Monday, August 3, 2015

Basics: off camera flash

Photography with flash gives you a wealth of possibilities. Bear in mind though, the light is nothing to be incredibly enthusiastic about, if you don't do anything with it. You might want to try to bounce the light on the wall or the ceiling. But believe me when I tell you that you should take the flashlight off your camera and put it on a light stand, in order to create even better results with your flash photography.

Before you jump into flashphotography and spend loads on new equipment: make sure you come to grips with how light works first, what light can do in your pictures. Don't over-complicate it and start out simple. There is a ton of stuff on the market. Start with one flash on a light stand.  If you shoot your subject in different angles, you can create lovely images. Next step is to attach an umbrella. If you're still very much into flashphotography, I'd say that's the moment to check out what's more to buy for further enhancing your flashphotography.

So let's take a look at the flash on the light stand:
It's real easy of you've got a Swivel adapter. Mount the adapter on your light stand and then attach your flashlight.

Next up: the communication between your flashlight and camera. There are several options:

1. Use Cord. Attach the cord between your flash and camera and you're ready to go. You can even use more flashes. For example the Speedlite flashes from Canon can communicate with each other (Master/Slave).

2. Use a radio trigger and receiver. Like with the aforementioned, there are several options here too. From expensive like the Pocket wizards  (very good quality) to the more affordable Cactus or Yongnuo.

3. The latest generation flashlights has a built-in receiver. So in this case you only need a transmitter. For example the Canon Speedlite 600EX-RT.

It can be triggered by using the Canon ST-E3-RT Speedlite Transmitter.

Nearly every brand has its own system of transmitters. Yongnuo (Chinese) is the more affordable alternative to Canon. It's pretty good, but not Canon quality. the Yongnuo YN-E3-RT is the Chinese answer to the Canon ST-E3-RT) transmitter. 
It's compatible with the Speedlite 600EX-RT flash but also with the cheaper alternative from Yongnuo (Yongnuo Speedlight YN568EX II). This flash can also communicate with the Canon flashes (Master/Slave).With the transmitters from Canon/Yongnuo can you trigger 1 up to 15 flashes and control them all (in groups).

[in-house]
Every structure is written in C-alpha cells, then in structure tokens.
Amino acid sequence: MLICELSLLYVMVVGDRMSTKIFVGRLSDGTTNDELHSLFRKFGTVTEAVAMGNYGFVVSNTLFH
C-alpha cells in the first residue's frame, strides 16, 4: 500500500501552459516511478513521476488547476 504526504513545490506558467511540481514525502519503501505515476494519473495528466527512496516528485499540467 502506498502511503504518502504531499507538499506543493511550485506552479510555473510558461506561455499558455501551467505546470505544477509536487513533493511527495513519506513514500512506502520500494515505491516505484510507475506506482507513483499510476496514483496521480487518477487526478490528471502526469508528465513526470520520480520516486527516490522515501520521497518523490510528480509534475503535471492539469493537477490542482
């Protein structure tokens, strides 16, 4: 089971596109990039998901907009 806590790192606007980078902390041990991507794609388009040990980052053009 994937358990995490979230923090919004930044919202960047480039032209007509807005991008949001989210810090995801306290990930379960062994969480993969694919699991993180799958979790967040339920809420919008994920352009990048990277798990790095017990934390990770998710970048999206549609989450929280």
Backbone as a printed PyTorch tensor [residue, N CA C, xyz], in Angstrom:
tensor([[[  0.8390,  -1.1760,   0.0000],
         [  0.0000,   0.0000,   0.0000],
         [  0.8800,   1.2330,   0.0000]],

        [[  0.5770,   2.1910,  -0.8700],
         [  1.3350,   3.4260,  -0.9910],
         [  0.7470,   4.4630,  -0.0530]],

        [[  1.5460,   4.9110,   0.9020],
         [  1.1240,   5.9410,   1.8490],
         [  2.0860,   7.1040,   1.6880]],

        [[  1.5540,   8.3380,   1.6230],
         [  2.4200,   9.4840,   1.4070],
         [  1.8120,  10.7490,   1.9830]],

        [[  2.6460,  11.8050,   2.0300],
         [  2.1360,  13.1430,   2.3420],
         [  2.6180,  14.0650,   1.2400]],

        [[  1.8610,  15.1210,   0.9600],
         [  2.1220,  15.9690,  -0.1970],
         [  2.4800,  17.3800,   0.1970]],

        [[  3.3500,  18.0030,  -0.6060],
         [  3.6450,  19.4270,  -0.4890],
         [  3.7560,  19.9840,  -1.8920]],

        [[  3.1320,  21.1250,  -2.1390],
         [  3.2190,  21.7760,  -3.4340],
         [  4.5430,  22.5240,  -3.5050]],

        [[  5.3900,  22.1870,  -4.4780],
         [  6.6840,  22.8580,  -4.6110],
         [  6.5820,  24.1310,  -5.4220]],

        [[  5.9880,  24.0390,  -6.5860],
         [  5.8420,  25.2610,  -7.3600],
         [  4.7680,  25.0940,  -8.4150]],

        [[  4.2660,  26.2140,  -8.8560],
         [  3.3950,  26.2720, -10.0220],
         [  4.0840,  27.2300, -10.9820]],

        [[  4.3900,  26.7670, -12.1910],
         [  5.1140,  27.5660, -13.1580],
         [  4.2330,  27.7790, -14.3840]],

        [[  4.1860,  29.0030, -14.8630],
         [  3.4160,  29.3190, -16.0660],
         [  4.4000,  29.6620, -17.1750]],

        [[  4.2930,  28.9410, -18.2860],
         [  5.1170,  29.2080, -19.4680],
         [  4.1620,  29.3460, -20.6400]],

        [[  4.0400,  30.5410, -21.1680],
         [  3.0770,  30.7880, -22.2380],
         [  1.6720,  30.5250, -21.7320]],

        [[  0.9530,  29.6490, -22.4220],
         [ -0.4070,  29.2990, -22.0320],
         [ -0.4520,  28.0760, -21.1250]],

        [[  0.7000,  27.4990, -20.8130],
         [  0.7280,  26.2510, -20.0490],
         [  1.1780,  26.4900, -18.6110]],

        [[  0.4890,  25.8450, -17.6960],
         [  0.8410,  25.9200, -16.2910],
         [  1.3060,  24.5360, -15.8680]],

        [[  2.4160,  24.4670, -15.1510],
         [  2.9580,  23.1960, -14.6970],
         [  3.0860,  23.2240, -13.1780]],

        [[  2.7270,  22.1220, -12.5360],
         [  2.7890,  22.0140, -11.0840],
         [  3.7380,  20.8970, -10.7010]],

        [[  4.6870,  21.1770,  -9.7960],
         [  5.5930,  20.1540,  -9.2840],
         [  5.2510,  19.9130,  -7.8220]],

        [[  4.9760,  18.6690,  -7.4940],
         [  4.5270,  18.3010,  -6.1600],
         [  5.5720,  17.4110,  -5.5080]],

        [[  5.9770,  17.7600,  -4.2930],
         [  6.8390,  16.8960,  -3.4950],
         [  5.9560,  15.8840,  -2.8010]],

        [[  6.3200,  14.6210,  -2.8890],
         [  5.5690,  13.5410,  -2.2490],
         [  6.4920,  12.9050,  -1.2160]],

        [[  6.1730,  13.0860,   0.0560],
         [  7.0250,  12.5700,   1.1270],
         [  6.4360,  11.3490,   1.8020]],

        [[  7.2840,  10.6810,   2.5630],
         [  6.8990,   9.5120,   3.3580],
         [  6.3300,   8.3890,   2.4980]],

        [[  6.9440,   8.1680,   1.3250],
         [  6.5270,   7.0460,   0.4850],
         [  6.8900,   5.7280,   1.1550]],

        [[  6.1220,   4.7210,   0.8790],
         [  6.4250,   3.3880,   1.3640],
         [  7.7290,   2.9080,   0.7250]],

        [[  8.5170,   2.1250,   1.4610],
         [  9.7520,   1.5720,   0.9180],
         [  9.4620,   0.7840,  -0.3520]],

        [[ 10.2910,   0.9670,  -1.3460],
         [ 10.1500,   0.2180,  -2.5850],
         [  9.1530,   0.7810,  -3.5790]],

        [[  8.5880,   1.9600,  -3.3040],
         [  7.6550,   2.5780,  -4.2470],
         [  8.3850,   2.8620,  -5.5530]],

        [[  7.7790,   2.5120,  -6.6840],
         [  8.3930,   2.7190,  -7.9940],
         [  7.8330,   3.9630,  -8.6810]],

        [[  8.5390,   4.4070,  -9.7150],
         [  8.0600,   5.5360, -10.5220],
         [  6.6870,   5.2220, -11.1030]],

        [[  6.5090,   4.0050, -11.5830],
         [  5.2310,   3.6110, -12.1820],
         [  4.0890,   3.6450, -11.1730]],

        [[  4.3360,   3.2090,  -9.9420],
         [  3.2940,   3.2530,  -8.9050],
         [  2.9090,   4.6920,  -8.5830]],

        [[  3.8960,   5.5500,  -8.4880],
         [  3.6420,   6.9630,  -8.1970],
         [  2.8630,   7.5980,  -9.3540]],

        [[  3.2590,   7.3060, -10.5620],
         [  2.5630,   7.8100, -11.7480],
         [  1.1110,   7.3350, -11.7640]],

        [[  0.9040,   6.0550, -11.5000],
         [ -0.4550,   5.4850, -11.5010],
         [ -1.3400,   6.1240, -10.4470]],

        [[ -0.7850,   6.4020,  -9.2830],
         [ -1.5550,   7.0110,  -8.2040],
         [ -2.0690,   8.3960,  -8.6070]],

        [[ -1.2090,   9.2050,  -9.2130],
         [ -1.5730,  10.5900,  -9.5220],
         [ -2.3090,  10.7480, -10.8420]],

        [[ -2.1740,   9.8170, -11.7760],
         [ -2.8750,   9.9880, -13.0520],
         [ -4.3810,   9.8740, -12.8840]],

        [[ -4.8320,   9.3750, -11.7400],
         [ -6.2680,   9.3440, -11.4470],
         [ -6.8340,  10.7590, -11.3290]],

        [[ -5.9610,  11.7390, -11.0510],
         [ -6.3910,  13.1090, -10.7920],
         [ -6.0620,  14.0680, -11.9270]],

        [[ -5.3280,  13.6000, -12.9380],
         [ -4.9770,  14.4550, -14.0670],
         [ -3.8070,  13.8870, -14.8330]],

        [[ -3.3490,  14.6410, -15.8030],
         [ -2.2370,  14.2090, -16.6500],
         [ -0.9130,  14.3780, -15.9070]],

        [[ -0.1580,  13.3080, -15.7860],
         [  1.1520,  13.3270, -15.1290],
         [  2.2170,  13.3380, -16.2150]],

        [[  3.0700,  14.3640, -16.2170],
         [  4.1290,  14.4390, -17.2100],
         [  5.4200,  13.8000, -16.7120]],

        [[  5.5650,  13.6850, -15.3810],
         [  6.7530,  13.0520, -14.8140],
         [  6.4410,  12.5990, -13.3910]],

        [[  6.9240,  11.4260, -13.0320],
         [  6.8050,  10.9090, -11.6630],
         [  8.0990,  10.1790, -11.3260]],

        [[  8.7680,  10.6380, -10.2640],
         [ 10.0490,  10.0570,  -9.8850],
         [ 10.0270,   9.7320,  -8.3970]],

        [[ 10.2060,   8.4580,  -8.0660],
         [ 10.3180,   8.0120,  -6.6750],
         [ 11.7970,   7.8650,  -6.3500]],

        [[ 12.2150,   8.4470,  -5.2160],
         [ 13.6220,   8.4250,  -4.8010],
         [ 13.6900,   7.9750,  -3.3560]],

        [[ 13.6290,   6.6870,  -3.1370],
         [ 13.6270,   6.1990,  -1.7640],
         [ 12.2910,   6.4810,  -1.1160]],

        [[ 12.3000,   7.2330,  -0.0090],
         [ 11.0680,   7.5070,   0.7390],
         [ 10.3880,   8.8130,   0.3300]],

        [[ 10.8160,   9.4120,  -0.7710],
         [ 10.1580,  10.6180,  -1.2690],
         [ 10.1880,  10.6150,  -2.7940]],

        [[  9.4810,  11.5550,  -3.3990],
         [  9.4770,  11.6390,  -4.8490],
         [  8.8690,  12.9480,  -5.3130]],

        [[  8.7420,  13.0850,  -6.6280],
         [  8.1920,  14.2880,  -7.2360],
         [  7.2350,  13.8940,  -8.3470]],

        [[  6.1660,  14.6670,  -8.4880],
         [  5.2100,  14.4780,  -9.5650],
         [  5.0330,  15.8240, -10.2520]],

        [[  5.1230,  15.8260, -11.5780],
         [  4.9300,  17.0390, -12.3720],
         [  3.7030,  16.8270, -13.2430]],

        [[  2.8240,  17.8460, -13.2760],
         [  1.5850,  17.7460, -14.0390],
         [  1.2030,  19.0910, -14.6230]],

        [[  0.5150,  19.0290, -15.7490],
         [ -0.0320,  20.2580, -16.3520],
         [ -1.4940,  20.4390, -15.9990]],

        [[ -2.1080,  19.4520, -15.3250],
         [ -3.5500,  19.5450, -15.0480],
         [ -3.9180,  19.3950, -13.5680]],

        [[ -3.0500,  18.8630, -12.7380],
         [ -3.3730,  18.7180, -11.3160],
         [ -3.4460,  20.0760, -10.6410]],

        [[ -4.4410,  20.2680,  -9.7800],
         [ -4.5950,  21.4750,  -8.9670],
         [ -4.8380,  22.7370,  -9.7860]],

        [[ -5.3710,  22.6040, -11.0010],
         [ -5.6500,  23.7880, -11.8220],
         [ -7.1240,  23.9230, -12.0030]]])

When shooting with flash, it's possible to shoot in ETTL and manual. For example, you can set group A in ETTL and B in manual.

Let me short describe what ETTL and manual is. 

ETTL mode
This is when the camera dictates the power. The flash measures the amount of light that is needed. You, as a photographer, can use flash compensation. This works best for fill and flash shoots where the subject-to-flash distance is variable. Take for example athletes in action. 

Manual mode
This is where the photographer dictates the power. When you shoot in manual, you control all the light of all the flashes used for the shoot. This works best for consistency and shoots where the subject-to-flash distance is fixed. 

So now you know how to fix your flash on a light stand and how to trigger your flash. This is the moment to start shooting in ETTL and/or manual mode. But, don't forget to use the ambient light too in your shoot (ambient means the light that is already near when your flash is off). 

When you use flash, don't forget your zoom functionality. It makes a big diffence using 24 mm or 105 mm. Using 24 mm is for example great to light your background.

It's also possible have more than one flashlight, to combine several flashes to have more power. Check out this video of Dave Black. He shoots with 3 flashes in a softbox and makes the most amazing pictures.

Last but certainly not least, there are several modifiers for your flash. Modifiers are used to modify the light (on your subject and/or background). Let me take you through a few of them: 

Cheap and gives very soft light. You can use different colors (white, black, silver, gold)
A softbox diffuses the light into a pleasing soft and even light. When used properly, it reduces harsh shadows. Westcott has a great product range with softboxes. Depending on the model (and the color inside) the light bounces off differently, which creates a different atmosphere. 

You can use a grit to control the light of your softbox
Start with one flash and if you like it you can use a second or even a third flash. Remember that you can create wonderful images with just one light. 

SnootIt is nothing more than a sort of tunnel for the light to go through. It gives you great control over where to aim your light. It can be combined with a grid.

A great product that can be used for this is the Flashbender. It can be used as snoot but also in many other ways, depending how you bend your flashbender.

GelsWith gels you can give your light different colors. That gives you lot of options to be creative.

As with nearly all the topics in my photography tutorials, there's so much more information available out there on the net. So if you'd like to dive into flashphotography a little more, do check out Zac Arias. If you ask me, I consider him to be one of the best there is in single light flashphotography. He's got a really interesting blog and this Youtube Movie is so worth watching. Besides Zach, I also like the videos of Tyler Stableford and Bob Davis.  

Myself, I'm shooting with Canon and I also learned a lot from Syl Arena. This guy has a great blog.

Finally, an example of a picture I shot with just one Speedlite. Now go out there and have fun! 

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